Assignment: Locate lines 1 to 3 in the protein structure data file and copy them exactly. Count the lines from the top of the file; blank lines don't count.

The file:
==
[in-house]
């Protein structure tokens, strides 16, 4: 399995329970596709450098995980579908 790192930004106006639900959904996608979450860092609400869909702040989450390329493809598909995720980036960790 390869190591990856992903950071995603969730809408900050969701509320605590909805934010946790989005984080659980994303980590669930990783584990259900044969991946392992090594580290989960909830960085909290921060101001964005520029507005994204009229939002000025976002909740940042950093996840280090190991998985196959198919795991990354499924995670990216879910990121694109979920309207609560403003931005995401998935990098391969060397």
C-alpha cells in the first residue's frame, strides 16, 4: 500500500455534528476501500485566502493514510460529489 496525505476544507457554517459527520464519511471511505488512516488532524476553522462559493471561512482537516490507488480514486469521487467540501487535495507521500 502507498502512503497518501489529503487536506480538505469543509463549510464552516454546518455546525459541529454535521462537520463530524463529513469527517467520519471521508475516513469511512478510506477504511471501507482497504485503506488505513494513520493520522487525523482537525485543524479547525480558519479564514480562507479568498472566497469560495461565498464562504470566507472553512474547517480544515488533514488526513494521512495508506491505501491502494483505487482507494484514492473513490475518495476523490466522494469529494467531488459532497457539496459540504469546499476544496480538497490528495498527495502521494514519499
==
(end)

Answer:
[in-house]
């Protein structure tokens, strides 16, 4: 399995329970596709450098995980579908 790192930004106006639900959904996608979450860092609400869909702040989450390329493809598909995720980036960790 390869190591990856992903950071995603969730809408900050969701509320605590909805934010946790989005984080659980994303980590669930990783584990259900044969991946392992090594580290989960909830960085909290921060101001964005520029507005994204009229939002000025976002909740940042950093996840280090190991998985196959198919795991990354499924995670990216879910990121694109979920309207609560403003931005995401998935990098391969060397």
C-alpha cells in the first residue's frame, strides 16, 4: 500500500455534528476501500485566502493514510460529489 496525505476544507457554517459527520464519511471511505488512516488532524476553522462559493471561512482537516490507488480514486469521487467540501487535495507521500 502507498502512503497518501489529503487536506480538505469543509463549510464552516454546518455546525459541529454535521462537520463530524463529513469527517467520519471521508475516513469511512478510506477504511471501507482497504485503506488505513494513520493520522487525523482537525485543524479547525480558519479564514480562507479568498472566497469560495461565498464562504470566507472553512474547517480544515488533514488526513494521512495508506491505501491502494483505487482507494484514492473513490475518495476523490466522494469529494467531488459532497457539496459540504469546499476544496480538497490528495498527495502521494514519499